Jeremy didn’t mind. He was rather fond of Percy after chumming about with him for the last eight years. If he weren’t, he certainly wouldn’t have volunteered to extricate Percy from his latest folly—getting royally fleeced by one of Lord Crandle’s gambler friends at a house party last weekend. He’d lost three thousand pounds, his coach, and not one but two family heirlooms. He’d been so bloody foxed, he didn’t even remember it, until one of the guests commiserated with him the next day and told him all about it.
Percy had been quite done in, and rightly so. Losing the money and coach were no more than he deserved for being so gullible, but the two rings were a different matter entirely. One was so old it was the family signet ring, and the other, quite valuable because of its gemstones, had been passed down in Percy’s family for five generations now. Percy wouldnever have thought to use them as betting tender. He had to have been coerced, goaded, or otherwise duped into putting them in the pot.
All of it now belonged to Lord John Heddings, and Percy had been beside himself when Heddings refused to sell the rings back to him. Money the lord didn’t need. The coach he didn’t need. The rings he must have considered trophies, a testament to his gambling skill. More likely a testament to his cheating skill, but Jeremy could hardly prove it when he hadn’t been there to witness it.
Had Heddings been a decent sort, he would have sent Percy off to bed, instead of plying him further with drink and accepting the rings into the pot. Had he been a decent sort, he would have let Percy redeem them for their value. Percy had even been willing to pay more than they were worth. He wasn’t poor, after all, as he had already come into his inheritance when his father died.
But Heddings wasn’t interested in doing what was decent. Instead he’d gotten annoyed at Percy’s insistence and downright nasty in the end, threatening Percy with bodily harm if he didn’t stop bothering him. Which is what had annoyed Jeremy enough to suggest this alternative. Percy was quite convinced, after all, that his mother was going to disown him over this. He’d been avoiding her ever since, so she wouldn’t notice the rings were missing from his fingers.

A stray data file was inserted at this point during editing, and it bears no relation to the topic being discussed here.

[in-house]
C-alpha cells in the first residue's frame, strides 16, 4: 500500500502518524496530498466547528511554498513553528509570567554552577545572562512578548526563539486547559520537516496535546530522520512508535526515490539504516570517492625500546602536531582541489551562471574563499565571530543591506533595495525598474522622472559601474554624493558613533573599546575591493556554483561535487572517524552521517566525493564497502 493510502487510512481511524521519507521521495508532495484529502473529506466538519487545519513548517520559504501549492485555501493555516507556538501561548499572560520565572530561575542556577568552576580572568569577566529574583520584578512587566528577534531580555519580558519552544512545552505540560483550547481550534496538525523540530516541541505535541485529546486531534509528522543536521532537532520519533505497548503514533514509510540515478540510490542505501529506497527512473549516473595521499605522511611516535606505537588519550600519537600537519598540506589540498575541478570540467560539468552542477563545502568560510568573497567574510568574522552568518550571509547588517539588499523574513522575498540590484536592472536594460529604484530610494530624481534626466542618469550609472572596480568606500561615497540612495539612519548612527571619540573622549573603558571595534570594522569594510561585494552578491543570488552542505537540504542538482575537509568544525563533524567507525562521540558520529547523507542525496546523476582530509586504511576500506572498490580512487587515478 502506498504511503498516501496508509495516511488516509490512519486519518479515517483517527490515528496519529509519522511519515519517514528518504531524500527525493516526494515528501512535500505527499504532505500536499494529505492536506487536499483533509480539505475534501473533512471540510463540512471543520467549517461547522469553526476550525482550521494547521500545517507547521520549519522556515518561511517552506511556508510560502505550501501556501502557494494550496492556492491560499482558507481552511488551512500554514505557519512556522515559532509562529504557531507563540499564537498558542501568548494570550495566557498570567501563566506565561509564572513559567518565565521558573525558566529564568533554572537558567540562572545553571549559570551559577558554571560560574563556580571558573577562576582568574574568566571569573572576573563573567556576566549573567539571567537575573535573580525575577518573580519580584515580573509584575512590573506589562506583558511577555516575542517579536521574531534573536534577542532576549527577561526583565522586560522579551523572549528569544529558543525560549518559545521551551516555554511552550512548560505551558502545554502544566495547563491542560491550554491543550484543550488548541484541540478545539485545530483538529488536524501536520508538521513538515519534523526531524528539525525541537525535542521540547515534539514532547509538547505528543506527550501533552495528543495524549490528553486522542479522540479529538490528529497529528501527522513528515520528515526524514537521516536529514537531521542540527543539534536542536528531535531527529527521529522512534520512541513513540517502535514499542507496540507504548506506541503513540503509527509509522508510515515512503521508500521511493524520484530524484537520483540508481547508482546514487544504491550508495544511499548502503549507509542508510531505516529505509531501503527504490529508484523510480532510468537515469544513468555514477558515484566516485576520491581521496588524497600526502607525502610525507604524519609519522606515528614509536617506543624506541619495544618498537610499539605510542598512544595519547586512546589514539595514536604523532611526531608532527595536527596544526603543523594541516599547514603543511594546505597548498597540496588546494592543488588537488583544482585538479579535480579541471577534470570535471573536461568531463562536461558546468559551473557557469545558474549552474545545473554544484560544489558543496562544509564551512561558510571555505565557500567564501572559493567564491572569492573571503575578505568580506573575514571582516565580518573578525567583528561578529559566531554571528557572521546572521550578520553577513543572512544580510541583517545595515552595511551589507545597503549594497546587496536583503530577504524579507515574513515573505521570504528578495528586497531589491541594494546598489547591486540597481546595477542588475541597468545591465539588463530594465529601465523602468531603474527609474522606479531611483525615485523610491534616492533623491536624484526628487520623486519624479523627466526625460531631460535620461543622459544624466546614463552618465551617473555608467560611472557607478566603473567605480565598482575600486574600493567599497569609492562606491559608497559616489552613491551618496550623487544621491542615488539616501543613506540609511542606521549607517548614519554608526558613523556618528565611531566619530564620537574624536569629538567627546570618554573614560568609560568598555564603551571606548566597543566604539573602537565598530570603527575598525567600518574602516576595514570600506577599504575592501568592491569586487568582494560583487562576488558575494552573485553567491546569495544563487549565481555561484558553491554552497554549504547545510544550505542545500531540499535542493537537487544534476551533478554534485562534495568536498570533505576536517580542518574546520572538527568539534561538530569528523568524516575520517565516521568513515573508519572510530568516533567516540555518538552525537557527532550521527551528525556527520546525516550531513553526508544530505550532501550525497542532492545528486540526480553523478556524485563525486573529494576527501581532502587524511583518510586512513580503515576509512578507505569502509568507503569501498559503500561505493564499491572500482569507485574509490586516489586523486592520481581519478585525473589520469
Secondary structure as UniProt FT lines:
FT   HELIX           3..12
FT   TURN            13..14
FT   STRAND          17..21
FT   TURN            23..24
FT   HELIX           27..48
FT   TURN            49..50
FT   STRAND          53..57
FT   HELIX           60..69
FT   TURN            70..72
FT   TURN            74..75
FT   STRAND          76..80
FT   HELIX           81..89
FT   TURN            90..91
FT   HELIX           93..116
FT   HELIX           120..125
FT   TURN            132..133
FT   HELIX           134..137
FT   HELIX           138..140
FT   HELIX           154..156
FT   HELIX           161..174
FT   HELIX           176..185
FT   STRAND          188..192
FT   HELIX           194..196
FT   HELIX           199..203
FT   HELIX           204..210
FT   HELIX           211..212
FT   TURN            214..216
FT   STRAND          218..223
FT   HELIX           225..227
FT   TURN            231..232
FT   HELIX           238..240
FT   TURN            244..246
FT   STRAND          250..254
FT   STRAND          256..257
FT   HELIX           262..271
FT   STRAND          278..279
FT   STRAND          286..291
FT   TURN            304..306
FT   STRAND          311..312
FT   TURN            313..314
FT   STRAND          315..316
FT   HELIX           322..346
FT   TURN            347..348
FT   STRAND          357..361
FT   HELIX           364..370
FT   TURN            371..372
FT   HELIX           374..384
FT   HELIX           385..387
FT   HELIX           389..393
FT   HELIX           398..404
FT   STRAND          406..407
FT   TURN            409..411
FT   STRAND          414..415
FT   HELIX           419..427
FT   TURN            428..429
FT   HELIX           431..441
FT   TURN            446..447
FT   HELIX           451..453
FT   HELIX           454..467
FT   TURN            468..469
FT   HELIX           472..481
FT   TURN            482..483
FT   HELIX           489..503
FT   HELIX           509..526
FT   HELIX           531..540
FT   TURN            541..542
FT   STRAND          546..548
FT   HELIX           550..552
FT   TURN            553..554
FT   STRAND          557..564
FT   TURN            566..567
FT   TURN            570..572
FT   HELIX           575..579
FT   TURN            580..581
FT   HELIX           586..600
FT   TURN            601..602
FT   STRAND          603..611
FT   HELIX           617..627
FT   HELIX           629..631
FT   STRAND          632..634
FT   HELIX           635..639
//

Since they’d retired to the tavern’s upstairs room several hours ago, there had been three attempts to rob them. Bungled attempts each, and after the last, Percy was beginning to despair of finding a thief to carry out their mission. Jeremy was more confident. Three attempts in two hours meant there would be many more before the night was over.
The door opened again. There was no light in the room. There was no light out in the corridor either. If this new thief was any good, he wouldn’t need light, he would have waited long enough for his eyes to adjust to the dark. Footsteps, a bit too loud. A match flicked.
Jeremy sighed and, in one fluid movement, left the chair near the door where he was keeping vigil. He was quieter about it than the thief had been upon entering the room and was suddenly there blocking his path, a mountain of a man, well, in comparison to the short thief, but big enough to scare the daylights out of the urchin, who immediately bolted back the way he’d come.
Jeremy slammed the door shut behind the fellow. He still wasn’t disheartened. The night was young. The thieves hadn’t gotten desperate yet. And if it came down to it, he’d just keep one of them until they agreed to bring him their best.